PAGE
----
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Title: Organic pollutant photodecomposition by Ag/KNbO 3 nanocomposites: A combined experimental and theoretical study

In this study, Ag nanoparticles supported on well-defined perovskite orthorhombic KNbO 3 nanowires are synthesized via facile photoreduction and systematically characterized by XRD, Raman, DRUV–vis, XPS, PL, TEM, HRTEM, and HAADF-STEM. The photoreactivity of Ag/KNbO 3 nanocomposites as a function of Ag contents (0.4–2.8 wt %) is assessed toward aqueous rhodamine B degradation under UV- and visible-light, respectively. It is found that the UV-induced photoreactivity initially increases and then decreases with increasing Ag contents. At an optimal Ag content (ca. 1.7 wt %), the greatest photoreactivity is achieved under UV light, with the photocatalytic reaction rate of 1.7 wt % Ag/KNbO 3 exceeding that of pristine KNbO 3 by a factor of ca. 13. In contrast, visible light-induced photoreactivity monotonically increases with increasing Ag contents in the range of 0.4–2.8 wt %. On the basis of the detected active species and intermediate products in the photocatalytic processes, conjugated structure cleavage and N-deethylation are revealed to be the respective predominant pathway under UV and visible-light illumination. To gain an insight into the observed photoreactivity, the electronic properties of Ag/KNbO 3 have been investigated using spin-polarized DFT calculations. Herein, Ag extended adlayers (1–4 ML) on the slab models of KNbO 3 (101)more » are employed to mimic large supported Ag nanoparticles. A Bader analysis of the electron density shows a small net charge transfer (ca. 0.1 e) from KNbO 3 to Ag. The electron localization function of Ag/KNbO 3 (101) illustrates that Ag adlayers with thickness larger than 2 ML are essentially metallic, and weak polarization occurs at the interface. In addition, the metallic Ag adlayers generate a continuum of Ag bandgap states, which play a key role in determining different Ag content-dependent behavior between UV and visible-light illumination.« less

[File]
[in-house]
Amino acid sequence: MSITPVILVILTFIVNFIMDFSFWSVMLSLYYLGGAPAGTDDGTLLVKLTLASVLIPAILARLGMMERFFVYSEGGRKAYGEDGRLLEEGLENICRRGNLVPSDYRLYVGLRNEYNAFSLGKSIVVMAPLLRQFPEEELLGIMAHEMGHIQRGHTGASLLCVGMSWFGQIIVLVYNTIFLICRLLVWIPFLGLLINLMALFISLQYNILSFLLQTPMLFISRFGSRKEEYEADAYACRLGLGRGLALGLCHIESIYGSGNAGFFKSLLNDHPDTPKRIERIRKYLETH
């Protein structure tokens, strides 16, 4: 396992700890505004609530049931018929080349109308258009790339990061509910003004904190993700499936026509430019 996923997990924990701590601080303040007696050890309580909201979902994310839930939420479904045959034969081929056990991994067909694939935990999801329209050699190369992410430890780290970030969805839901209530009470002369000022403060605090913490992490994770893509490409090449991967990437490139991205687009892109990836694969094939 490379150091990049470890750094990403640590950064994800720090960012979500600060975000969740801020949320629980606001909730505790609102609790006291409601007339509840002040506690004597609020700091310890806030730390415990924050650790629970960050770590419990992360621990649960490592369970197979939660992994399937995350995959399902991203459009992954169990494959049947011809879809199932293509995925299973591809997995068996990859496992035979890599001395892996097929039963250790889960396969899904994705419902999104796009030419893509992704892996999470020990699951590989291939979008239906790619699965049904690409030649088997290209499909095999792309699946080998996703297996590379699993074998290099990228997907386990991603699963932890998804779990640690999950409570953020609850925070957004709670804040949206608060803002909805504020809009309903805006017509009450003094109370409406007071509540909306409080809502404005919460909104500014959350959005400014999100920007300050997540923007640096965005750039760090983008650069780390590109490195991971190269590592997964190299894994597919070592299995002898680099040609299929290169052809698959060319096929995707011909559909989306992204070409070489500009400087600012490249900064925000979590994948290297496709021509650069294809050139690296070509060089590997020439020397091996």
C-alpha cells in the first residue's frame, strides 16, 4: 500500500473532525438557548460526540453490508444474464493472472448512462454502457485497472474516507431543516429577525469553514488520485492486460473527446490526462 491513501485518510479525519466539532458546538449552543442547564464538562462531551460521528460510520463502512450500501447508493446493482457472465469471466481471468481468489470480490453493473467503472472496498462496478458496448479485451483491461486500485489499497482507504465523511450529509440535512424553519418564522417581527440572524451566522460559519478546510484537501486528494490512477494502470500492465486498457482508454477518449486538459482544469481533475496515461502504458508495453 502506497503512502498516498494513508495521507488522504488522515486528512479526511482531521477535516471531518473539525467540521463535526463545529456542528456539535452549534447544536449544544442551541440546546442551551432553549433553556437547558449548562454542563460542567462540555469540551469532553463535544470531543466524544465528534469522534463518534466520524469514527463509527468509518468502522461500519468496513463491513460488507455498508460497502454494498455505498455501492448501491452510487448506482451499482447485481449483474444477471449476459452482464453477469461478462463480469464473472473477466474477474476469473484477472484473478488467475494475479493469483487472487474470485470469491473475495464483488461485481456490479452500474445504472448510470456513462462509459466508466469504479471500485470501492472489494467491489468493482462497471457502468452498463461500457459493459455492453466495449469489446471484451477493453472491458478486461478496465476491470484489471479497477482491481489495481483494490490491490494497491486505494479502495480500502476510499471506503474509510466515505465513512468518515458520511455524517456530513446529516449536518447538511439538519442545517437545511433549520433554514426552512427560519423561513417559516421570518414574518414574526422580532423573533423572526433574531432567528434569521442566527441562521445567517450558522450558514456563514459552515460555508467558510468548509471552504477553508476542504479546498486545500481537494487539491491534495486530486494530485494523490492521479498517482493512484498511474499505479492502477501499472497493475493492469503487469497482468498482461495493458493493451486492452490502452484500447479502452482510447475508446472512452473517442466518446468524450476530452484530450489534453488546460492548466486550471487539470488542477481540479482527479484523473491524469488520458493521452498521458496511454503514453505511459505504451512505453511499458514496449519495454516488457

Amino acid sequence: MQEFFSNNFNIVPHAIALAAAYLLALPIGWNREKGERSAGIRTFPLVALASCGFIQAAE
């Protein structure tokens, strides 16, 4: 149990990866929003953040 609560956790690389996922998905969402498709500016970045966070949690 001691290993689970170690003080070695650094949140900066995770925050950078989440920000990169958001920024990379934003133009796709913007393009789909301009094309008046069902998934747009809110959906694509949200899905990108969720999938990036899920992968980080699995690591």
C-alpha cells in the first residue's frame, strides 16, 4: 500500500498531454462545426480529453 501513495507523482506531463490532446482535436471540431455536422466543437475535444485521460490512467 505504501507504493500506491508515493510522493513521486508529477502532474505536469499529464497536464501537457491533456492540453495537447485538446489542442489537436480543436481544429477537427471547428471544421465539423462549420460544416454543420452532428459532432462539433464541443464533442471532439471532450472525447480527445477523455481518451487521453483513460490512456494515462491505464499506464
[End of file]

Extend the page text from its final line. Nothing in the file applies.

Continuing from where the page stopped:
[1] ;  [2] ;  [3] ;  [2] ;  [4] ;  [5] ;  [3] ;  [3]
  1. Northeastern Univ., Shenyang (China); National Center for Nanoscience and Technology, Beijing (China)
  2. Brookhaven National Lab. (BNL), Upton, NY (United States)
  3. National Center for Nanoscience and Technology, Beijing (China)
  4. Wuhan Univ. of Technology, Wuhan (China)
  5. Northeastern Univ., Shenyang (China)
Publication Date:
Report Number(s):
Journal ID: ISSN 1932-7447; R&D Project: CO009; KC0302010
Grant/Contract Number:
Accepted Manuscript
Journal Name:
Journal of Physical Chemistry. C
Additional Journal Information:
Journal Volume: 120; Journal Issue: 5; Journal ID: ISSN 1932-7447
American Chemical Society
Research Org:
Brookhaven National Laboratory (BNL), Upton, NY (United States)
Sponsoring Org:
USDOE Office of Science (SC), Basic Energy Sciences (BES) (SC-22)
Country of Publication:
United States
37 INORGANIC, ORGANIC, PHYSICAL, AND ANALYTICAL CHEMISTRY; nanocomposites; localized surface plasmon resonance; photocatalysis; potassium niobate; silver
OSTI Identifier: